Java || Display Today’s Date Using a Switch Statement

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If statements, char’s and strings have been previously discussed, and this page will be more of the same. This program will demonstrate how to use a switch statement to display today’s date, converting from mm/dd/yyyy format (i.e 6/17/12) to formal format (i.e June 17th, 2012).

This same program can easily be done using if statements, but sometimes that is not always the fastest programming method. Switch statements are like literal light switches because the code “goes down a line” to check to see which case is valid or not, just like if statements. You will see why switches are very effective when used right by examining this program.

====== TODAY’S DATE USING A SWITCH ======

So to start our program out, lets define the variables.


Notice on line 6 there is a variable named “cin.” This program uses the scanner class to obtain data from the user. Click here for various examples demonstrating how to obtain data from the user using the scanner class.

We also declared three other variables, named “month, day, and year.” You should always name your variables something descriptive, as well as initializing them to a starting value.

Next we get data from the user for the month, day, and year variables. This process is demonstrated below:


Notice the format that the user will input the data in. They will input data in mm/dd/yyyy format, and using the “cin” variable will make that possible.

So after obtaining data from the user, how will the program convert numbers into actual text? Next comes the switch statements.


Line 2 contains the switch declaration, and its comparing the variable of “month” to the 12 different cases that is defined within the switch statement. So this piece of code will “go down the line” comparing to see if the user obtained data is any of the numbers from 1 to 12, as defined in the switch statement. If the user chooses a number which does not fall between 1 thru 12, the “default” case will be executed, prompting the user that the data they entered was invalid, which can be seen in line 40. Notice line 42 has an exit code. This program will force an exit whenever the user enters invalid data.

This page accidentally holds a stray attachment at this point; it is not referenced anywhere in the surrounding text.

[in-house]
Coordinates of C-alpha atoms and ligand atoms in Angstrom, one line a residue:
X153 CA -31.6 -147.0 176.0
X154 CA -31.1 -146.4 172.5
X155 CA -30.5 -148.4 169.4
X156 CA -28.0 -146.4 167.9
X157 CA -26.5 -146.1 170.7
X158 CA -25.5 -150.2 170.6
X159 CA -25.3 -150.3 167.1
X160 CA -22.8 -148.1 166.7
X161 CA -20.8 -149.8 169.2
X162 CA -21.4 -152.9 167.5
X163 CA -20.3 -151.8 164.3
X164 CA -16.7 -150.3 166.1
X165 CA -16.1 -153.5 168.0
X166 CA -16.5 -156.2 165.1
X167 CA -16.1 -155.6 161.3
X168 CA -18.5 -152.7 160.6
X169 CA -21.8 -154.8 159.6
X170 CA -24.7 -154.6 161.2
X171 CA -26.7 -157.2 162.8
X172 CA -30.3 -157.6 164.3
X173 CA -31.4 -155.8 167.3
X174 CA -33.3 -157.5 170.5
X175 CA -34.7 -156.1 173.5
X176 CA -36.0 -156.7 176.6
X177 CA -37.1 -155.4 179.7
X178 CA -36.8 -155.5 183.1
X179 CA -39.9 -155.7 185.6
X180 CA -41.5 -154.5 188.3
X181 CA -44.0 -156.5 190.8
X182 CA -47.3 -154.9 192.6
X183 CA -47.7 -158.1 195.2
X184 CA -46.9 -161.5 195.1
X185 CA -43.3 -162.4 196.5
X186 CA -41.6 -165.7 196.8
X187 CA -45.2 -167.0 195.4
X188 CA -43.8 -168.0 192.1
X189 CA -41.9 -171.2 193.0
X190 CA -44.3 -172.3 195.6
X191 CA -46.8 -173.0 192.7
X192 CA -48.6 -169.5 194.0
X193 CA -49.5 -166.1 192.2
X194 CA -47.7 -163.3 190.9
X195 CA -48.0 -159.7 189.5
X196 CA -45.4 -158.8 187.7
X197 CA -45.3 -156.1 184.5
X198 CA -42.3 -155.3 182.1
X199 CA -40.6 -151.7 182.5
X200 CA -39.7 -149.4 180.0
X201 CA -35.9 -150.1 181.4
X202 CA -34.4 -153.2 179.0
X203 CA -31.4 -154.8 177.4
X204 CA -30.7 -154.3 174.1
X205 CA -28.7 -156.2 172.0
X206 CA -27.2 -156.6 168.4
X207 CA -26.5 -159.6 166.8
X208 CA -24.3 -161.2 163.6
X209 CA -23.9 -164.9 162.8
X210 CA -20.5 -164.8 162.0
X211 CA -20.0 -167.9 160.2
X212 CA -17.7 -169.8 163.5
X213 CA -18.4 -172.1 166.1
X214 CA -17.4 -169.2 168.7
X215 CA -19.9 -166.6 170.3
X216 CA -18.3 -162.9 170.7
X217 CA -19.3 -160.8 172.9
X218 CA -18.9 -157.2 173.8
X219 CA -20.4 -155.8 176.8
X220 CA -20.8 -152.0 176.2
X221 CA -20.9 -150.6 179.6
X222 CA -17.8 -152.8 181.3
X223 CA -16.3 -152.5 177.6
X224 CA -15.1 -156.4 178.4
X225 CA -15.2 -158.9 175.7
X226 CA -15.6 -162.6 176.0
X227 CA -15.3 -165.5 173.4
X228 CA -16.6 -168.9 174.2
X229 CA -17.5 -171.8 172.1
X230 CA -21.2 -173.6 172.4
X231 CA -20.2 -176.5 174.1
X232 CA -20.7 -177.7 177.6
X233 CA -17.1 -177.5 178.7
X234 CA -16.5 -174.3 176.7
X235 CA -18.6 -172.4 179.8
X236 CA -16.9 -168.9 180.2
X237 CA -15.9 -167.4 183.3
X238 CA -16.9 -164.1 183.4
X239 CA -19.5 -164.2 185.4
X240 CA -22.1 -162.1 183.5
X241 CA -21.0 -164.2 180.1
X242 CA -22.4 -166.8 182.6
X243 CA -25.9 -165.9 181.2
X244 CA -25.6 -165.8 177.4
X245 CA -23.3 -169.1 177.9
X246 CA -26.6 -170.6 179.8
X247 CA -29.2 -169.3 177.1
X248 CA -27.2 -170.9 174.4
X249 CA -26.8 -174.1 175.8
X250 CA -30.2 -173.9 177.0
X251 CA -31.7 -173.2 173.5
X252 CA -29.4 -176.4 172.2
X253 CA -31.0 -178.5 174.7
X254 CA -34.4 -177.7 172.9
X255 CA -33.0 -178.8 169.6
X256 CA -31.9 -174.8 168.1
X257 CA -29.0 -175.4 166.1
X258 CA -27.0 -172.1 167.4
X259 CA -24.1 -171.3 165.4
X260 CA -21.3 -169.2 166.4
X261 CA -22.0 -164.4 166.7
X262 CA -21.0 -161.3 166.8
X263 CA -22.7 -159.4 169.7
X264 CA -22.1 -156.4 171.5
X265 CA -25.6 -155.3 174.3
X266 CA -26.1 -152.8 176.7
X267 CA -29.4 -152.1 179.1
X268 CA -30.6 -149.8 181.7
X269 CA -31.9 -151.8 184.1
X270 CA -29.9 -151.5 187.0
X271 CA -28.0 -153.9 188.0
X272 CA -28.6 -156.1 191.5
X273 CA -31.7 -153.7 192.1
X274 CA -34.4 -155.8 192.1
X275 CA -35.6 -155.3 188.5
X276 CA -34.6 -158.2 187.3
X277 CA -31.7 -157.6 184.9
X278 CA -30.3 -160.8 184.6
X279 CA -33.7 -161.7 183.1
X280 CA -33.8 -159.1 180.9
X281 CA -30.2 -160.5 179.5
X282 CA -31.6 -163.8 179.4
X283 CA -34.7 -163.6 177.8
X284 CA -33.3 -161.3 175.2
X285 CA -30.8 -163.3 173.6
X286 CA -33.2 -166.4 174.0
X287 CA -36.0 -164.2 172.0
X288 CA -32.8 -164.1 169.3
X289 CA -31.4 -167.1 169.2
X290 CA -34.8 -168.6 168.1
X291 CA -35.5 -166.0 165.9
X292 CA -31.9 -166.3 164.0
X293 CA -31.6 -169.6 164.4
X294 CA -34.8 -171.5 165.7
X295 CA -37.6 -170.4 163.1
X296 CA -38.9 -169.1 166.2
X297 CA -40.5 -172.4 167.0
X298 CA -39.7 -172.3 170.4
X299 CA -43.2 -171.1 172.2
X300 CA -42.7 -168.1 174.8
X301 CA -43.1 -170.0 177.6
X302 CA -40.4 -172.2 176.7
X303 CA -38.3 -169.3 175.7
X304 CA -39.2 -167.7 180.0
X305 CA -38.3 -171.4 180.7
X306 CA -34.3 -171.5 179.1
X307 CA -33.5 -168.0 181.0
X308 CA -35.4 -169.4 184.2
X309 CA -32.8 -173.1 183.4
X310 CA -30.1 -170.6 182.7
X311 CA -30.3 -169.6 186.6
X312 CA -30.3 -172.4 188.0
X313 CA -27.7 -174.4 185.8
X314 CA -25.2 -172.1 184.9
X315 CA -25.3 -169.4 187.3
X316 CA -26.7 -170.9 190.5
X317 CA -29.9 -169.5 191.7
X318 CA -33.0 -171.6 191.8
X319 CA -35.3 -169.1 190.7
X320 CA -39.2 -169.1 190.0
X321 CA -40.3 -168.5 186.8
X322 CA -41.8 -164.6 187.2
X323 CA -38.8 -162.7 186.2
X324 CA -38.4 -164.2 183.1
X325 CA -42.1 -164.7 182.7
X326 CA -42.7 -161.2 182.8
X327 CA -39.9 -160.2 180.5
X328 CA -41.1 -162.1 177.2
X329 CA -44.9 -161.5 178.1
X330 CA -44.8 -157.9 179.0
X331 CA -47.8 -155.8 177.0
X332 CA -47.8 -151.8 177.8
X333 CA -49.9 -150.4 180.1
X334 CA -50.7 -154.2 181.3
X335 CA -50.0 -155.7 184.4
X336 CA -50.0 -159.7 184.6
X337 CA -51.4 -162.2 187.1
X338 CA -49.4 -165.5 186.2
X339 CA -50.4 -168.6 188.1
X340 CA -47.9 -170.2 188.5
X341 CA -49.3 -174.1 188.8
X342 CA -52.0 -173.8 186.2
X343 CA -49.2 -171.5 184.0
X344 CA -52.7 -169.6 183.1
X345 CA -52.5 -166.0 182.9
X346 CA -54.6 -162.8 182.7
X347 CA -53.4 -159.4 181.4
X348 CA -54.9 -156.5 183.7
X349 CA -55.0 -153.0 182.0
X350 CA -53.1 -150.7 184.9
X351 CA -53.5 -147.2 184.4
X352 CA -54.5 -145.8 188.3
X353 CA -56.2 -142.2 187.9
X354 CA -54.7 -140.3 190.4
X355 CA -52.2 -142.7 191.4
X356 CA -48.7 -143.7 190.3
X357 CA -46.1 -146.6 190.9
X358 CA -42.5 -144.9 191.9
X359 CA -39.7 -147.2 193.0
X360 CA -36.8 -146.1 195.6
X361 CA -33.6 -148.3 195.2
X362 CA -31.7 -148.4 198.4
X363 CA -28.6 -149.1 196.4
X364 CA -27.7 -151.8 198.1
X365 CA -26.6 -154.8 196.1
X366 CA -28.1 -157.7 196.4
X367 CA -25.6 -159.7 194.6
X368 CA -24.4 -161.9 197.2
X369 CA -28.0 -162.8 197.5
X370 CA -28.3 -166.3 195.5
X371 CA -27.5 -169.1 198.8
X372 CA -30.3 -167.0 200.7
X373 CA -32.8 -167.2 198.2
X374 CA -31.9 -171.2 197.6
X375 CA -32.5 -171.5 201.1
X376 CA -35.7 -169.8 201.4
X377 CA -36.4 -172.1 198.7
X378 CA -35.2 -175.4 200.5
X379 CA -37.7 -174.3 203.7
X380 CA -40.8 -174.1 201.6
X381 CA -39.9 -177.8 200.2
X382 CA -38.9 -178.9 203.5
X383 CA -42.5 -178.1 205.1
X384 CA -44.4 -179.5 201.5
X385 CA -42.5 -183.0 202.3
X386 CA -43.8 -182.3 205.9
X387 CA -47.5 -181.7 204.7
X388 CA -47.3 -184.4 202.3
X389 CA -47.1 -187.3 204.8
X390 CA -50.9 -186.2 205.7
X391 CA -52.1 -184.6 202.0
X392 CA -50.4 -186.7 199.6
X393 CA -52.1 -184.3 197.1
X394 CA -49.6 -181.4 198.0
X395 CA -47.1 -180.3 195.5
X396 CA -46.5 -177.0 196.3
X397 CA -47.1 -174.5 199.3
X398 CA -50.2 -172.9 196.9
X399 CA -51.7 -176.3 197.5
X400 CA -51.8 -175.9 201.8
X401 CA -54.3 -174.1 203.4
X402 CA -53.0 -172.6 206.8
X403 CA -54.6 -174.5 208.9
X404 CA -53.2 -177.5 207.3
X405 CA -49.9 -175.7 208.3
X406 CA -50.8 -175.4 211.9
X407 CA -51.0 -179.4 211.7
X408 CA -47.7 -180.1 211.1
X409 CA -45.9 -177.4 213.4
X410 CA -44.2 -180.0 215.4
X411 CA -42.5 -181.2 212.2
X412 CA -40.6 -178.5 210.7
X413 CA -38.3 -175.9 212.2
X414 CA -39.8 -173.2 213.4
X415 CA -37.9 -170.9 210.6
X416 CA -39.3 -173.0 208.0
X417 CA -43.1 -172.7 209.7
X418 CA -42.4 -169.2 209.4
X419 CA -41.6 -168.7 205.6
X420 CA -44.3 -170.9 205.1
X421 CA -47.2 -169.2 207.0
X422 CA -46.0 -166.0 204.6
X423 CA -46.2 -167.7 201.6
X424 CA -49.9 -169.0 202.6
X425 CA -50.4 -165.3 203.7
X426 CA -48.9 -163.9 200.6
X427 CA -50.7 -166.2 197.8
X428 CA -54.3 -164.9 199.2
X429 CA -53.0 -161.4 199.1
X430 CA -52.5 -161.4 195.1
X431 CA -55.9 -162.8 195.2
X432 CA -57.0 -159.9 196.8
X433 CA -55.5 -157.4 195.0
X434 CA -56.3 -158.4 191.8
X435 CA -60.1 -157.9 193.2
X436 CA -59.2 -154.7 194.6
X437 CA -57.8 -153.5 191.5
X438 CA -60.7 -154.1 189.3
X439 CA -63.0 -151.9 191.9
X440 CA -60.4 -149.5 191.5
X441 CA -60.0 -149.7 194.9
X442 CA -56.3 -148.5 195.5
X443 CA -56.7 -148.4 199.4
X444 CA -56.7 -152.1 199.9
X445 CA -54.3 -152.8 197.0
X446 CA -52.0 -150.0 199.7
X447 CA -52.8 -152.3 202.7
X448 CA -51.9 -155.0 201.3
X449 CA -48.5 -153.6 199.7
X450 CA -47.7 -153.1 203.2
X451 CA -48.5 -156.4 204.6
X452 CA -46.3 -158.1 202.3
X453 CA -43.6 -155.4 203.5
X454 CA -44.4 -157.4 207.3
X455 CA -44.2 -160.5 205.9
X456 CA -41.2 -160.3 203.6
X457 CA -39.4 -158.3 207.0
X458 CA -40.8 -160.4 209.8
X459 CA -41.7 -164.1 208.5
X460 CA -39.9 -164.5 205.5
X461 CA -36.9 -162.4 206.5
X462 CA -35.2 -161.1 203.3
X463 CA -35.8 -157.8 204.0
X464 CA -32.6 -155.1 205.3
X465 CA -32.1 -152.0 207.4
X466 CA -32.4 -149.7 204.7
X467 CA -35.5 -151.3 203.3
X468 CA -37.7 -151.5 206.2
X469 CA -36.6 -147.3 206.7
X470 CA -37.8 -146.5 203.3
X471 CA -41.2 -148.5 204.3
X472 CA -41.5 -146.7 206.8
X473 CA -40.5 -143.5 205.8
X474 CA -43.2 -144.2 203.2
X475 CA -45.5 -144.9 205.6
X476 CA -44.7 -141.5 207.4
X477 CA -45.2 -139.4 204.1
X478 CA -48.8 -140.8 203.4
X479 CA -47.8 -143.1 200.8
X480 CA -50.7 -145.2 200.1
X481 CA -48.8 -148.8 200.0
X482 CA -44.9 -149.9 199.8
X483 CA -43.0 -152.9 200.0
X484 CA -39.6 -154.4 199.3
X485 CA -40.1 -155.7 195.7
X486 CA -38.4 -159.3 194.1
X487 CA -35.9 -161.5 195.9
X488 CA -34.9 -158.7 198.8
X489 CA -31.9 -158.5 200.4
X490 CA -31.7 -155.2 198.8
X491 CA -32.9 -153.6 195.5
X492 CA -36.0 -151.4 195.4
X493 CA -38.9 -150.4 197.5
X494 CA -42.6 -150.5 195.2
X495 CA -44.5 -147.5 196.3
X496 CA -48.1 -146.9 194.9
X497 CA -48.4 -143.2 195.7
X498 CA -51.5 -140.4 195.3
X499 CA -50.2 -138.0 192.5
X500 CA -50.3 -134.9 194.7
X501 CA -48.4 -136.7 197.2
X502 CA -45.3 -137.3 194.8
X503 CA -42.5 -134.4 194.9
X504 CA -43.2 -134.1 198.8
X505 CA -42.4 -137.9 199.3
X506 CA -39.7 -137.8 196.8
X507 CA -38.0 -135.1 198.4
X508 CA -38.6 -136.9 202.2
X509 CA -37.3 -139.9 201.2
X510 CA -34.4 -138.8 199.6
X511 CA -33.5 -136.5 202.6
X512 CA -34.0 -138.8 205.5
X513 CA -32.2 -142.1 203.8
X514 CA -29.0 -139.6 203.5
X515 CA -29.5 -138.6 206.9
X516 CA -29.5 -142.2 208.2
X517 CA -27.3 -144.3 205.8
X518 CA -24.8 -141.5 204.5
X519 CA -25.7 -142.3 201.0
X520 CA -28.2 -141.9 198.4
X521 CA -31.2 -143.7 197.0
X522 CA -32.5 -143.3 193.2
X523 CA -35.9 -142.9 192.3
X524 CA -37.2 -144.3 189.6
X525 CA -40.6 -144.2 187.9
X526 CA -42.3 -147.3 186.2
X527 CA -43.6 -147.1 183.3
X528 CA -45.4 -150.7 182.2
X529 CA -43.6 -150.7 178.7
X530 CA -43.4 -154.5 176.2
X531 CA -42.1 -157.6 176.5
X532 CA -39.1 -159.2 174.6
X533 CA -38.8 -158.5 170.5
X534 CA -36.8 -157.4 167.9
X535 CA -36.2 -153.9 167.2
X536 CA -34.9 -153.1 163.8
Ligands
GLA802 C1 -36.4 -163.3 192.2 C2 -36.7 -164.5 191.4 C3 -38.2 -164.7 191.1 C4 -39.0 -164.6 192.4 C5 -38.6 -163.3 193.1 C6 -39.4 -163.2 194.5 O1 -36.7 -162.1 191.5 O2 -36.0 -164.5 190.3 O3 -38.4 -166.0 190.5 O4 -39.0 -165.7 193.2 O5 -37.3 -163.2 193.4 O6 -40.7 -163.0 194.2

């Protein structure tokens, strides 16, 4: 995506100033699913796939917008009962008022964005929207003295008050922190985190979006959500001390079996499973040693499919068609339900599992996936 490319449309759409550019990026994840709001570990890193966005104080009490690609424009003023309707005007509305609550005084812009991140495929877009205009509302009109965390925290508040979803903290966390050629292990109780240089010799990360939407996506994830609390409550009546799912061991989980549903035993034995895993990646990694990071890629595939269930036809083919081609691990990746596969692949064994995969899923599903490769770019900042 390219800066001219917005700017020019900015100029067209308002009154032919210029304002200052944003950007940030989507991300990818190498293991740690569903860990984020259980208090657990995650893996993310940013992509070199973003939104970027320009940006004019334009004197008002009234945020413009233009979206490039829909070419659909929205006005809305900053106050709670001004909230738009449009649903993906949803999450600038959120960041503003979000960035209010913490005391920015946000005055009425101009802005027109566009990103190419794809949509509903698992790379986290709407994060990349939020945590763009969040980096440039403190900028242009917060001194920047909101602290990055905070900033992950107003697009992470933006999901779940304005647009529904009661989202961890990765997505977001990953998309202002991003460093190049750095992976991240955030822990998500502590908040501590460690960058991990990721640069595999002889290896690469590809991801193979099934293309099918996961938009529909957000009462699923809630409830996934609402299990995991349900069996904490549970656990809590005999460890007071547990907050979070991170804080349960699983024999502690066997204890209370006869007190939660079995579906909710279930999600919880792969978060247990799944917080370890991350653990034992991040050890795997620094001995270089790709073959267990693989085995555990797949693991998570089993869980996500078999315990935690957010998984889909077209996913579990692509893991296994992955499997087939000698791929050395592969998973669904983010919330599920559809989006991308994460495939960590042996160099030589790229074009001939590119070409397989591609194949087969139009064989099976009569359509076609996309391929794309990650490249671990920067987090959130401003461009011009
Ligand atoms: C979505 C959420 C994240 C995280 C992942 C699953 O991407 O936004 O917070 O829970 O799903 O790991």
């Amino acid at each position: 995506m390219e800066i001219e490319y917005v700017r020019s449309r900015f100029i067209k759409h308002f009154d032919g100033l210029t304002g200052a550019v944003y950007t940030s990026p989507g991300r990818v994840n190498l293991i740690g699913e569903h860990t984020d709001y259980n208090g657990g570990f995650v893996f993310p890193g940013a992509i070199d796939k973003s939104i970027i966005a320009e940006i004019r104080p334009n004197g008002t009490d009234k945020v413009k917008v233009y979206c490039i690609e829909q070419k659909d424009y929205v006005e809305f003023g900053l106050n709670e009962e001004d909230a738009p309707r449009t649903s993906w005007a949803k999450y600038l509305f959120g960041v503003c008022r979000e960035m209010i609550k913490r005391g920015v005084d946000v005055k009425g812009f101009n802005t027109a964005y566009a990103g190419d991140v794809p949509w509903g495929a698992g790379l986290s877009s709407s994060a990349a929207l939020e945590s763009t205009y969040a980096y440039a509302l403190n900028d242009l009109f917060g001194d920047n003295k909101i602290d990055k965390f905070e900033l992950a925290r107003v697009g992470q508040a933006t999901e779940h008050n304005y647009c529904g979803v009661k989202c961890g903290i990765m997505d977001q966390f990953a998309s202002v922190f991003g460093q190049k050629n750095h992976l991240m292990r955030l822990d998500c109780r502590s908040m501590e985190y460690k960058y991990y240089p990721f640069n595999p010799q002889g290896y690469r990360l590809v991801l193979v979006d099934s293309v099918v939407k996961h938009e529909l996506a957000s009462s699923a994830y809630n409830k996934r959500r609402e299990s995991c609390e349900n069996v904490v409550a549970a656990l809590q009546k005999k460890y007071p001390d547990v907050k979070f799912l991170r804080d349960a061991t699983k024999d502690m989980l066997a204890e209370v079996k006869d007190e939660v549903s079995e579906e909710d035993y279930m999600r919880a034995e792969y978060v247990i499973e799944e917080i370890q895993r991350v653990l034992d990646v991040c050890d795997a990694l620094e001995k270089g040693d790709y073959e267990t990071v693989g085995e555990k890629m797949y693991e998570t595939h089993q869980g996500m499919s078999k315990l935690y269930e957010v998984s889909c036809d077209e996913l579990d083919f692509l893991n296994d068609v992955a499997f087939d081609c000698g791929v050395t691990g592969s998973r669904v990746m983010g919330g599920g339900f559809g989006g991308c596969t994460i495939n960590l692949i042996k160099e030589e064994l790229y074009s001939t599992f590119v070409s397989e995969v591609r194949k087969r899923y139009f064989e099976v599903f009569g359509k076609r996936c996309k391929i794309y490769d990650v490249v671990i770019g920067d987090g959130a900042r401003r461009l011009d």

Line 6 is also very important, because that forces the computer to “break” away from the selected case whenever it is done examining that specific piece of code. It is important to add the break statement in there to avoid errors, which may result if the program does not break away from the current statement in which it is examining. Try compiling this code removing the “break” statements and see what happens!

Next we will add another switch statement in order to convert the day of the month to have a number suffix (i.e displaying the number in 1st, 2nd, 3rd format). This is very similar to the previous switch statement


This block of code is very similar to the previous one. Line 2 is declaring the variable ‘day’ to be compared with the base cases; line 6 and so forth has the break lines, but line 4, 7 and 10 are different. If you notice, line 4, 7 and 10 are comparing multiple cases in one line. Yes, with switch statements, you can do that. Just like you can compare multiple values in if statements, the same can be done here. So this switch is comparing the number the user entered into the program, with the base cases, adding a suffix to the end of the number.

So far we have obtained data from the user, compared the month and day using switch statements and displayed that to the screen. Now all we have to do is output the year to the user. This is fairly simple, because the year is not being compared, you are just simply using a system print to display data to the user.

So finally, adding all the above snippets together should give us the following code:

Once compiled, you should get this as your output:

Welcome to My Programming Notes' Java Program.

Please enter the current month: 7
Please enter the current day: 28
Please enter the current year: 2012

Todays date is:
July 28th, 2012

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